A committee of Scappoose councilors found no violations after a review of Doug Greisen's termination

GreisenAfter receiving a recommendation from a committee of Scappoose city councilors and a city labor attorney, City Manager Larry Lehman on Wednesday, June 18, upheld the city’s termination of Doug Greisen from the position of police chief.

The committee, called the Personnel Review Committee, deemed the recent firing of Greisen as “in compliance with existing policy and law” in a Friday, June 16, recommendation to Lehman.

Greisen appealed his termination April 12, resulting in the formation of the PRC, which was tasked with determining whether former interim City Manager Don Otterman was compliant with law and policy in firing Greisen. Under the city’s municipal code, the city manager has full authority on personnel matters, so Lehman’s decision on the matter was final.

Otterman’s decision to terminate Greisen’s contract followed months of investigations into his conduct as chief. Still, Greisen was fired without cause, as is permissible within his contract with the city.

EricksonThe PRC, made up of Councilors Larry Meres, Jason Meshell and Jeff Erickson, as well as attorney Kyle Abraham, determined Otterman violated no laws when he fired Greisen, despite Greisen’s claims in his initial appeal.

“Based on the investigation and the evidence available to it, the PRC has determined that Otterman’s decision to terminate the Agreement under the ‘without cause’ provision of paragraph 8 of the Agreement was in compliance with existing policy and law,” the PRC recommendation states.

The recommendation also states that Greisen’s April 12 appeal “failed to identify the ‘city rules’ or policies violated by Otterman.”

Greisen told the Spotlight Thursday that while he appreciates the work of the PRC and the council, he is disappointed in the outcome. He noted that neither Otterman or Lehman met with him before making their decisions.

Meres “As they are temporary, they have no ownership of our community and unfortunately their decisions have a longer lasting negative impact on our community for years to come,” Greisen wrote in an email to the Spotlight.

The PRC met in a closed session June 9 to take testimony from Greisen and his attorney John Ostrander, with Portland-based law firm Elliott Ostrander & Preston PC. Ostrander admitted Otterman violated no city law or policy in his action, but argued Greisen’s termination was a retaliatory act of his blowing the whistle on former City Manager Jon Hanken, who initially brought down disciplinary action on the former chief.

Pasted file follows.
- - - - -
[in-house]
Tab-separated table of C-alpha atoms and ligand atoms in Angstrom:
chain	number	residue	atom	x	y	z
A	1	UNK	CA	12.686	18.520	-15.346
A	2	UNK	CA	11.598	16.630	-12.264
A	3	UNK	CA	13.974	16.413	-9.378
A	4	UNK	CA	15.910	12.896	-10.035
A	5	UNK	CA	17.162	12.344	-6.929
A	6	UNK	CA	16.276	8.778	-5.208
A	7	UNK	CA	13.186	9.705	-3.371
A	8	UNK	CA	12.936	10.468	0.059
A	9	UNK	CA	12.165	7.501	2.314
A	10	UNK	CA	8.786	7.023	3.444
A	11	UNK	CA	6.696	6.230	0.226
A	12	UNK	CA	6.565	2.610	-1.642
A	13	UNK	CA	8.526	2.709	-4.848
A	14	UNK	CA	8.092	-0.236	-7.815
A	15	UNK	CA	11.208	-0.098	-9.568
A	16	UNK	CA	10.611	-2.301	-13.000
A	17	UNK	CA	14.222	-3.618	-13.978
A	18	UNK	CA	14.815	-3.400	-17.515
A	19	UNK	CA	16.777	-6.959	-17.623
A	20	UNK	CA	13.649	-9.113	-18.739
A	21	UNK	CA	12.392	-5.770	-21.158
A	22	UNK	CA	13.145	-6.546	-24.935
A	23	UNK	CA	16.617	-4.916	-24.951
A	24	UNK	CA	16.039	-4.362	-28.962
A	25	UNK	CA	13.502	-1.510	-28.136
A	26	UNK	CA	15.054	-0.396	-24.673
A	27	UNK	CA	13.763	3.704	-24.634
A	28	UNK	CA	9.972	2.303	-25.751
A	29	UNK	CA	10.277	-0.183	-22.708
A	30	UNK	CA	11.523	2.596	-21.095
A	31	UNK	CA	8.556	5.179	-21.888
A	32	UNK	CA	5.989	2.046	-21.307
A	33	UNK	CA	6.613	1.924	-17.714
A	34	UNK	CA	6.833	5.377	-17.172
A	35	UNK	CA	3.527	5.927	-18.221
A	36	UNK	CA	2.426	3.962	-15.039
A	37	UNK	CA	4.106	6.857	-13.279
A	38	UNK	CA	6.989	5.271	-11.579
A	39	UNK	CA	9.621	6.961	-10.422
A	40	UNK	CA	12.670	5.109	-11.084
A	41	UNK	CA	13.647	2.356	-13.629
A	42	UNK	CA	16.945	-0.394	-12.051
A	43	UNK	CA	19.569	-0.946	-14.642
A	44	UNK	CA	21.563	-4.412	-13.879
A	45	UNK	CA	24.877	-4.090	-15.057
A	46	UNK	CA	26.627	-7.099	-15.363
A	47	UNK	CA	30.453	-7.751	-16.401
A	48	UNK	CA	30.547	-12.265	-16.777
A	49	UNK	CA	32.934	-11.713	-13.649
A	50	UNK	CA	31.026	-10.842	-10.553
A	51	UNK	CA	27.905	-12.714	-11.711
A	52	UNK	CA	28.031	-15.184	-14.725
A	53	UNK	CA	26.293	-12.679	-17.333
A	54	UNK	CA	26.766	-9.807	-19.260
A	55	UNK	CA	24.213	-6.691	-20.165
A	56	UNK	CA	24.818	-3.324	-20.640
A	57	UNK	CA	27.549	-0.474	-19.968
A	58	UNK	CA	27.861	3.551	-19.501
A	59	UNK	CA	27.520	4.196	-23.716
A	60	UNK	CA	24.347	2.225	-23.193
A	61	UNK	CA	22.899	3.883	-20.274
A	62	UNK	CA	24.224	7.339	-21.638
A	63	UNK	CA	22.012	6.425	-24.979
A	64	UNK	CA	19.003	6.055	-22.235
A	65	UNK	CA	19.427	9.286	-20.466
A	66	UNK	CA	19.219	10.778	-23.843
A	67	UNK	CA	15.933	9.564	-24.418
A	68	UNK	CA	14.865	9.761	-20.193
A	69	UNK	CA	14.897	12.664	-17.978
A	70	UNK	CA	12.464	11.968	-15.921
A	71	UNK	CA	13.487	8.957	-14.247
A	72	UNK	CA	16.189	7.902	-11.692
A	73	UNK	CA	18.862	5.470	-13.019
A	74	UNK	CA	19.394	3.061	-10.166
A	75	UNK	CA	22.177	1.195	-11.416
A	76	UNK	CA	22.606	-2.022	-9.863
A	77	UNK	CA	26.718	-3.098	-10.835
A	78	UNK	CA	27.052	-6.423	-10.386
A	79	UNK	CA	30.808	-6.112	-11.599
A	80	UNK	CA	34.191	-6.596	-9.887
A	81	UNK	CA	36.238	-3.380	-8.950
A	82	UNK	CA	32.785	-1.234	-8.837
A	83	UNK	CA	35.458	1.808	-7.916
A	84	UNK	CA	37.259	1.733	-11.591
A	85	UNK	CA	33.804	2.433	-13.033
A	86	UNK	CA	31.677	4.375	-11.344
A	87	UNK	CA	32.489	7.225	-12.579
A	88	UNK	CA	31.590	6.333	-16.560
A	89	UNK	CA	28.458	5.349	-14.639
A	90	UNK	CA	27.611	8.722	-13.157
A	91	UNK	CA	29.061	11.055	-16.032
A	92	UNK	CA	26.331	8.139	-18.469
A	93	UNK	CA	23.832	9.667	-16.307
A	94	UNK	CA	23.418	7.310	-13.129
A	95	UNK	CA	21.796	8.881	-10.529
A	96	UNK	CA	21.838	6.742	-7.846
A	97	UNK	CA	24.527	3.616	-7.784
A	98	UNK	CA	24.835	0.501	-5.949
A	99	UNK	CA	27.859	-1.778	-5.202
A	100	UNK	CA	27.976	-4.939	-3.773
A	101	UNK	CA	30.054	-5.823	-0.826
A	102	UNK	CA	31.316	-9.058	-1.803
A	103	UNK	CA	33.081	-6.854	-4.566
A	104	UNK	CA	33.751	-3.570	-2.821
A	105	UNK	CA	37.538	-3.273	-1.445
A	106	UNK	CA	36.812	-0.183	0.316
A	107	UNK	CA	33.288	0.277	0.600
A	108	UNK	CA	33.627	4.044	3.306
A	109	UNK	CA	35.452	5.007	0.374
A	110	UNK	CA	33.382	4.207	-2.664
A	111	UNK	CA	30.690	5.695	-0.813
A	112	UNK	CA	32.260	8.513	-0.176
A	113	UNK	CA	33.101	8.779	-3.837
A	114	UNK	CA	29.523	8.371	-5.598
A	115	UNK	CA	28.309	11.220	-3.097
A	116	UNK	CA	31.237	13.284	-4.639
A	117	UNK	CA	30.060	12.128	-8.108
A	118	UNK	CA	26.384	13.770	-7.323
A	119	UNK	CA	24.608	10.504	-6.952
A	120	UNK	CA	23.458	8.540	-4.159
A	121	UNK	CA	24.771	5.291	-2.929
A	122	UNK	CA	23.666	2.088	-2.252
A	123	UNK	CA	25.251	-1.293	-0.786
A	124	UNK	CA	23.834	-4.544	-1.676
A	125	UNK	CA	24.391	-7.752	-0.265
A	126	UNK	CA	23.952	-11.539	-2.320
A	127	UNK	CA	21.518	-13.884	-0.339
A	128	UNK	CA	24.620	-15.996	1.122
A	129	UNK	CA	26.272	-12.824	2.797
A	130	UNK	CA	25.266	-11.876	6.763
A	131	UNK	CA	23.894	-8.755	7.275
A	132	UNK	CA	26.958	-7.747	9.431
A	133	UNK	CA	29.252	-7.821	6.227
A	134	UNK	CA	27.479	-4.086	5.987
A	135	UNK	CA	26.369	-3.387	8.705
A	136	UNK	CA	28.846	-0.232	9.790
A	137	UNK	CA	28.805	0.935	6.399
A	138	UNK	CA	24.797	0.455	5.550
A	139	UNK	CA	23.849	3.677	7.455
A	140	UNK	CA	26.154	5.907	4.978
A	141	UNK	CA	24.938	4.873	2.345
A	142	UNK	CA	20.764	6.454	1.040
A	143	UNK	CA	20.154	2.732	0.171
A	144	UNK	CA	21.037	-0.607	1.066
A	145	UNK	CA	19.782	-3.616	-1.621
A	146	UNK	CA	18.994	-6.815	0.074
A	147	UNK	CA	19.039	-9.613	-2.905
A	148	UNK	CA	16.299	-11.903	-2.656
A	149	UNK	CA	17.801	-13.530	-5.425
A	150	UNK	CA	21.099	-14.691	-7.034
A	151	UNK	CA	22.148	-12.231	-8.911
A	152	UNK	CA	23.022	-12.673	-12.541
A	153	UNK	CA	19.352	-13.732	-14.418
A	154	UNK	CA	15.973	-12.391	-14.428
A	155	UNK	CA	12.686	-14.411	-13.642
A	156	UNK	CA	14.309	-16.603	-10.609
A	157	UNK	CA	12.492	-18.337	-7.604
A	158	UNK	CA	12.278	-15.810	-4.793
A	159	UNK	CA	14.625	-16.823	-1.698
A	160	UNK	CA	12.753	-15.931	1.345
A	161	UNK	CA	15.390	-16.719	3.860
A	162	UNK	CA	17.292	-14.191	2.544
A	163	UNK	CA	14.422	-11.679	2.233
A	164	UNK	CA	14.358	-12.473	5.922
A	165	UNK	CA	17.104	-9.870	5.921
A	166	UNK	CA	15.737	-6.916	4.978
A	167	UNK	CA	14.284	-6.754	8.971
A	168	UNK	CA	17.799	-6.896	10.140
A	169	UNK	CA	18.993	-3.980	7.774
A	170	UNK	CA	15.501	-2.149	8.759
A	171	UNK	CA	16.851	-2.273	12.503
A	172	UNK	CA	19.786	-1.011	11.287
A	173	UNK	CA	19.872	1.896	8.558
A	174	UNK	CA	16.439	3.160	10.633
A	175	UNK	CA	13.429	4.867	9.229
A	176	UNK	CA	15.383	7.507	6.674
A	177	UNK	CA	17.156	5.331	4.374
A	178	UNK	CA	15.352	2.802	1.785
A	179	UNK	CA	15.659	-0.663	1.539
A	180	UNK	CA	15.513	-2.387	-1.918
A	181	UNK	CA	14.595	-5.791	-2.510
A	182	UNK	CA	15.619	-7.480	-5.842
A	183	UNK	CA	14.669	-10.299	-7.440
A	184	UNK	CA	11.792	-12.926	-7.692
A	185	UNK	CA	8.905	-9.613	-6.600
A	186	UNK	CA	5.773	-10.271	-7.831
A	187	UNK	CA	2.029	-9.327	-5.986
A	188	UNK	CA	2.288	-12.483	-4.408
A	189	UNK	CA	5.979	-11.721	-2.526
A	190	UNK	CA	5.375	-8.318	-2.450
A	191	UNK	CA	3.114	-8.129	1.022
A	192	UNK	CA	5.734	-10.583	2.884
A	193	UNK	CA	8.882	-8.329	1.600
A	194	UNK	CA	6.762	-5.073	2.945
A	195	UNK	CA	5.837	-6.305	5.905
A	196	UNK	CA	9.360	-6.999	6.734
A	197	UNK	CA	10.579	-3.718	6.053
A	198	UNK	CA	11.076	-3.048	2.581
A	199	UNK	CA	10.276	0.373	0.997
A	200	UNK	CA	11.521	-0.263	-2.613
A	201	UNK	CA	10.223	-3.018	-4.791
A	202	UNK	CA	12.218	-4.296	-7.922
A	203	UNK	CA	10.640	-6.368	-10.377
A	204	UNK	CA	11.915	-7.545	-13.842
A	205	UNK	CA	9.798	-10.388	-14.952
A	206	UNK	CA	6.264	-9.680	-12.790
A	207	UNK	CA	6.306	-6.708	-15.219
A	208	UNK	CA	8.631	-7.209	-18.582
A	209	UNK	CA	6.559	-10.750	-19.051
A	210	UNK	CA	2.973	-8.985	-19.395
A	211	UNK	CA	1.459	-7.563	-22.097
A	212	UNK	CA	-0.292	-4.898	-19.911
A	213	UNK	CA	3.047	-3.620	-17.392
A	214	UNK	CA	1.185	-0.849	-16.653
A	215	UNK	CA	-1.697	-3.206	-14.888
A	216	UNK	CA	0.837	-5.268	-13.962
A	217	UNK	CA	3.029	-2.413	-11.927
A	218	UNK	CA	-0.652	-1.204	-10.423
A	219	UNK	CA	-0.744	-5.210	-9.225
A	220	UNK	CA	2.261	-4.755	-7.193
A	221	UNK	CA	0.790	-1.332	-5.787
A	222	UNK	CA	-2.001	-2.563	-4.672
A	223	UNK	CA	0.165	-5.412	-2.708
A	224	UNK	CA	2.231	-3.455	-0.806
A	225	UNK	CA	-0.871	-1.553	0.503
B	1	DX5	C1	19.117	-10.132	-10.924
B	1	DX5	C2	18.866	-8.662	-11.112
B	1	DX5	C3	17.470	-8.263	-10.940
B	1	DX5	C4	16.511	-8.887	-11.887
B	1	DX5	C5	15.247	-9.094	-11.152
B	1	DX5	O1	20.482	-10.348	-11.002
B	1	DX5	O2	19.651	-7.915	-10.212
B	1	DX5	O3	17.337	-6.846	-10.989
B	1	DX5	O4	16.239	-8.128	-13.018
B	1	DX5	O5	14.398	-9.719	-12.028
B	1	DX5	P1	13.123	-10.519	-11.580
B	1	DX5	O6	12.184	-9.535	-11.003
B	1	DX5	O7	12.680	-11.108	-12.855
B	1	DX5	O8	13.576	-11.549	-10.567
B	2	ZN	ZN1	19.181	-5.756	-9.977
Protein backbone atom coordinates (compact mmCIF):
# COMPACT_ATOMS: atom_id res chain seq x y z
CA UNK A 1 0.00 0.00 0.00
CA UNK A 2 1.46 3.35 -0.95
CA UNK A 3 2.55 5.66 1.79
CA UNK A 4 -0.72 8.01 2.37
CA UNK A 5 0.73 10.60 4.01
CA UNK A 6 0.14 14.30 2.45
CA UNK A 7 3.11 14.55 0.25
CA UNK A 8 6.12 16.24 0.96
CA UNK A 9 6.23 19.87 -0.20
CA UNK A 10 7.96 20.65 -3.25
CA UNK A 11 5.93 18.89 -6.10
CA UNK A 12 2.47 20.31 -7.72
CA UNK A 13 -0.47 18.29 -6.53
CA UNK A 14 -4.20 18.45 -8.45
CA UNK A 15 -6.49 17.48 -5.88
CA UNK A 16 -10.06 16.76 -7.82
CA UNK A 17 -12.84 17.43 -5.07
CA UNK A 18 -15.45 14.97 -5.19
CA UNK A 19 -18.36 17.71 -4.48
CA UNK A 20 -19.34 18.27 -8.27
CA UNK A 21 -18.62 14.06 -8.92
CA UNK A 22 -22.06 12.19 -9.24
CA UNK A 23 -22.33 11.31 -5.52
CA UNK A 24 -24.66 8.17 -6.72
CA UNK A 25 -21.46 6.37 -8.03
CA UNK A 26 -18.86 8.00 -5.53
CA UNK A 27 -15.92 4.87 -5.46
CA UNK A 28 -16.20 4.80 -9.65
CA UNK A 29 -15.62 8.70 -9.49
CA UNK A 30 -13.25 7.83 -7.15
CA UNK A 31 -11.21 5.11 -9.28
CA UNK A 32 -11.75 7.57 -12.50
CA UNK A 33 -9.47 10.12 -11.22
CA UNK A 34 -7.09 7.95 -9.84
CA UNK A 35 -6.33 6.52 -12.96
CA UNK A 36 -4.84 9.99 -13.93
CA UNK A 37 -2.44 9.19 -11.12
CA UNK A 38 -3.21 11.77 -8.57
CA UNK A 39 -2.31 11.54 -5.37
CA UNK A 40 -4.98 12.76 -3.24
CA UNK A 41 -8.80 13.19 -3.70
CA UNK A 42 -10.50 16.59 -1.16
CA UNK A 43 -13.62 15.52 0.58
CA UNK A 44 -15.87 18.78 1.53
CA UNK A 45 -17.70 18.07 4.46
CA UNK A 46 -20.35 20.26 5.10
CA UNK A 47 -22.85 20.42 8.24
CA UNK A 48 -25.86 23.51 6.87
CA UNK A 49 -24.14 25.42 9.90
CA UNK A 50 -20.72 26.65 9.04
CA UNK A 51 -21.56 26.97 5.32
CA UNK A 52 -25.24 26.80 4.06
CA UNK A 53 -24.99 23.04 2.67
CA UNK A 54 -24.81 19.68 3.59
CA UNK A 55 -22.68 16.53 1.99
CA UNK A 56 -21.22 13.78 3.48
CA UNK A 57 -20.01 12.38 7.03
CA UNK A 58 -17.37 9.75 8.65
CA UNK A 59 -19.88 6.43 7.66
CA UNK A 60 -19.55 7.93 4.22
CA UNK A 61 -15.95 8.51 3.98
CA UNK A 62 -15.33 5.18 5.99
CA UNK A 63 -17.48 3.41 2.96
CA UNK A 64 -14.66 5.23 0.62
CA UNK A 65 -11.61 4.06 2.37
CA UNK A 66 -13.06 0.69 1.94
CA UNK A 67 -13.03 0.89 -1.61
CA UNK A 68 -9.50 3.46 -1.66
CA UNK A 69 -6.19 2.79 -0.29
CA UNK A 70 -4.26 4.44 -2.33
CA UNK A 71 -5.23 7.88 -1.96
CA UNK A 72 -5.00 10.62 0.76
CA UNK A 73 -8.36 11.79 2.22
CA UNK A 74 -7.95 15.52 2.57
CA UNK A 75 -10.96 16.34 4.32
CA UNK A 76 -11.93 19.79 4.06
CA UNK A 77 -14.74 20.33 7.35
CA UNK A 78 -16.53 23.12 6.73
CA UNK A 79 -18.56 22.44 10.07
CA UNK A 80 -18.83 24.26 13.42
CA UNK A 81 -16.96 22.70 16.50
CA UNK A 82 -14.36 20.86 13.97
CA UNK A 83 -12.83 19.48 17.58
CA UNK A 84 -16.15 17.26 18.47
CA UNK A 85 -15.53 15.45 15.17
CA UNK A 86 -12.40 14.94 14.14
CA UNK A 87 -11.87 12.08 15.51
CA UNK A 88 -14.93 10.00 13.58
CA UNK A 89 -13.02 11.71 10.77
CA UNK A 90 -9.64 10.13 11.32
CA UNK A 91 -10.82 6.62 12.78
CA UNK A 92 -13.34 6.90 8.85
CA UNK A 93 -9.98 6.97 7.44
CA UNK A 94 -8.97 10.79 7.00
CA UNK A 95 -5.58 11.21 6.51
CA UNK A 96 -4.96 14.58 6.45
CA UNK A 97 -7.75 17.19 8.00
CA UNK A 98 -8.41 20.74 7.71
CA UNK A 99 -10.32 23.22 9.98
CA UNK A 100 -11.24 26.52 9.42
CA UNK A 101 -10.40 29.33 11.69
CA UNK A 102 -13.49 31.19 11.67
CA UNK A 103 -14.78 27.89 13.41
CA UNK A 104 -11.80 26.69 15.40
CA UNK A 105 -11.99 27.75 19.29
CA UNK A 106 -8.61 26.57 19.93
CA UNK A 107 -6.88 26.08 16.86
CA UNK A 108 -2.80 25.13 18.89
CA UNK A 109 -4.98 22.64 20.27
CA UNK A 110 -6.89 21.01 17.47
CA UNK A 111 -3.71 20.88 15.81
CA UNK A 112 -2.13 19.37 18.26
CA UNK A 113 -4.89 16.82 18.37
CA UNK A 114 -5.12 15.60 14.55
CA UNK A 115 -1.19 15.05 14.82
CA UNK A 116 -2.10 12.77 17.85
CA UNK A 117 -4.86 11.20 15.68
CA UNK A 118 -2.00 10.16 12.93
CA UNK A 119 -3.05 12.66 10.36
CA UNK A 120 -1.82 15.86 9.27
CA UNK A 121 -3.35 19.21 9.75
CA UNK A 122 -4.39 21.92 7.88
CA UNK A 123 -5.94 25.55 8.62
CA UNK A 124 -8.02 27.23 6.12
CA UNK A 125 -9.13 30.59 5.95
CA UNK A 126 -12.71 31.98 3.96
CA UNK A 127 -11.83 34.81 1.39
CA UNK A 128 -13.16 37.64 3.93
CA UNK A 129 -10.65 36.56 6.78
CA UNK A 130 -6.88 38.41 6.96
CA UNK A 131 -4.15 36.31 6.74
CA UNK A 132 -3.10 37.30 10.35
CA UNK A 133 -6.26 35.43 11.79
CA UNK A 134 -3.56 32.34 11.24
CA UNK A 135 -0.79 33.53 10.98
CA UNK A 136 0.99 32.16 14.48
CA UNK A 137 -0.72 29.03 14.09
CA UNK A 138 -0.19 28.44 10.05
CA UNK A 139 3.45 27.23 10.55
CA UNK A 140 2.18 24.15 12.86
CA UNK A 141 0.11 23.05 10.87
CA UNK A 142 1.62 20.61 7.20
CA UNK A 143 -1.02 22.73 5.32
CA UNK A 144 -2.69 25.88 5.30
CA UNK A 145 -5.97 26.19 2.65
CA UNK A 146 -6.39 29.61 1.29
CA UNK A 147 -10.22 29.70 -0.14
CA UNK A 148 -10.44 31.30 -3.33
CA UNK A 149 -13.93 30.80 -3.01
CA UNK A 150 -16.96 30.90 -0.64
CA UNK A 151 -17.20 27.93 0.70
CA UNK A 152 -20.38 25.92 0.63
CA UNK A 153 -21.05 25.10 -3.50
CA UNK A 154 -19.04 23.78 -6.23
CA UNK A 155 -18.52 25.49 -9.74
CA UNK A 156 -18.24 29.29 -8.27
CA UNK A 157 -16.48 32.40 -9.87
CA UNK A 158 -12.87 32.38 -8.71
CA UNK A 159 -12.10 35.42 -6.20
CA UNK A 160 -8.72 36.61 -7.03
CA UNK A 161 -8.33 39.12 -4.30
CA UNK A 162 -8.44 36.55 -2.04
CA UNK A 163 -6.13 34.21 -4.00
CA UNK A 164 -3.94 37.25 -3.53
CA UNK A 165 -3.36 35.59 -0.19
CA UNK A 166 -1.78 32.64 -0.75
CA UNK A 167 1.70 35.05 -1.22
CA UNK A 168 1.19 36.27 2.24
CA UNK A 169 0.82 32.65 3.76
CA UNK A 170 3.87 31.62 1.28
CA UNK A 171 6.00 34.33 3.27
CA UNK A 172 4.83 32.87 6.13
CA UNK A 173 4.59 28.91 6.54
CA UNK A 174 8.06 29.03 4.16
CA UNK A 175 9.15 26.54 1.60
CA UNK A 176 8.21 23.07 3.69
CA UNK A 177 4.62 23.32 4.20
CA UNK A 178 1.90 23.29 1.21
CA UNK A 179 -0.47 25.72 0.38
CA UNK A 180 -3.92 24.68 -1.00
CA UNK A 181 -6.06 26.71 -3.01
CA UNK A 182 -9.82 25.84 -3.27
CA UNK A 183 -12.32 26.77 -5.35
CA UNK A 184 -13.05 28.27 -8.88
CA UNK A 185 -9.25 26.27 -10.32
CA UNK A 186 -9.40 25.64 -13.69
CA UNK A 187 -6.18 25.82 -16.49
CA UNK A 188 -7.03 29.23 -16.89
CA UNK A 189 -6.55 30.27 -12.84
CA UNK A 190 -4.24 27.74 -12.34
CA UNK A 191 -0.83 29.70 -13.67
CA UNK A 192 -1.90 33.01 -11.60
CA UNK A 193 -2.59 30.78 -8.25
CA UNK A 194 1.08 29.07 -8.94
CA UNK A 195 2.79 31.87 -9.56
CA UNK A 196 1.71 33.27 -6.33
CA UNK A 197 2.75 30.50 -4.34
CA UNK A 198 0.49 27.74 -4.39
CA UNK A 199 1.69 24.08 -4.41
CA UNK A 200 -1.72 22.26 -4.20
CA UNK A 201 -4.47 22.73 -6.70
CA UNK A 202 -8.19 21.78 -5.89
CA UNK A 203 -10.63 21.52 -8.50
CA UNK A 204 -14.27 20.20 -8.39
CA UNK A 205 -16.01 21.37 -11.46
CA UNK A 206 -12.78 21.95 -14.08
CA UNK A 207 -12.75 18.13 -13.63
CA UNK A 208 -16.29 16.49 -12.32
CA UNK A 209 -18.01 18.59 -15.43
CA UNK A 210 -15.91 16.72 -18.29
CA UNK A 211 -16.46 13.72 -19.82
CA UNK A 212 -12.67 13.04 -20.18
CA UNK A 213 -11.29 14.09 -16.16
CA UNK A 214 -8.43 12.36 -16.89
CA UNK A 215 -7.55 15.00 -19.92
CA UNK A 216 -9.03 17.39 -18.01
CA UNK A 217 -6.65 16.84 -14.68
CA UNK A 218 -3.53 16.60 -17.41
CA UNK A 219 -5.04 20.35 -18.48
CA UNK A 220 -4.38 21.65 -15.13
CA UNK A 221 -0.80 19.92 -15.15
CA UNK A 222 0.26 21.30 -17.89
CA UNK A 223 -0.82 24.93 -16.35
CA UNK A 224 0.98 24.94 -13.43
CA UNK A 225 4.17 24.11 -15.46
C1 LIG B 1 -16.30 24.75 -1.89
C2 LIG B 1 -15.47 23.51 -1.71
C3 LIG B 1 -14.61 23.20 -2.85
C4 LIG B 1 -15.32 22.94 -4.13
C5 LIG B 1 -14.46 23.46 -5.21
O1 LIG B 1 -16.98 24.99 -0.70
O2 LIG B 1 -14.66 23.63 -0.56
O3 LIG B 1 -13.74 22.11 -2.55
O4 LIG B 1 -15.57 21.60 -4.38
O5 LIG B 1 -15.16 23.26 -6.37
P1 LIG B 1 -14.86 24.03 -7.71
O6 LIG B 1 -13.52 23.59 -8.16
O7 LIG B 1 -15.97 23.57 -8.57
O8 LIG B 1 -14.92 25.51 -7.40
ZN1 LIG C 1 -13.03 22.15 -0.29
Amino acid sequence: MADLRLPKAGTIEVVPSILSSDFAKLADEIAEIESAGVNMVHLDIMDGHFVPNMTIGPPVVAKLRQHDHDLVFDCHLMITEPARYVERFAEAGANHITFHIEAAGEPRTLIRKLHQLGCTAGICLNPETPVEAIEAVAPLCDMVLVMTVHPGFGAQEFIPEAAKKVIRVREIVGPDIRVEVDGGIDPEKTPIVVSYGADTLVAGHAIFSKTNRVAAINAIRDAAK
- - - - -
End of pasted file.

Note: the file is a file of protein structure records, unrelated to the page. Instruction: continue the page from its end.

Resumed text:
“Ostrander stated ‘there is not a particular ordinance or rule that was violated.’ Instead, Ostrander alleged there was a violation of the ‘common law,’” the recommendation states. “Eventually the PRC elicited testimony that Greisen claims Otterman’s action was in violation of the law against whistleblower retaliation ...”

MeshellGreisen said he engaged in a protected activity by questioning Hanken’s budgeting process, specifically the practice of carrying over invoices for purchases made in one fiscal year and paying the invoices in the next, according to the PRC recommendation. Neither Greisen or Ostrander, however, were able to provide evidence that Otterman was aware of Greisen’s alleged whistle-blowing or that he requested a review of Hanken’s disciplinary actions, only that the evidence is circumstantial, the recommendation states.

The PRC sought testimony from Otterman and Hanken, but Otterman declined to comment and Hanken was unable to be reached.

Lehman made his determination on the matter Wednesday in a letter to Greisen, which outlined the PRC’s recommendation and noted, “I concur with this recommendation and uphold the termination of employment.”

Otterman said in an earlier interview with the Spotlight he went by what Greisen’s contract allowed in terminating him without cause.

Greisen’s contract with the city, dated in January 2002, states under a section titled “Termination,” that his employer can terminate the contract without cause. The contract states that such a termination entitles Greisen to 60 days severance pay, which he received after the termination was issued.

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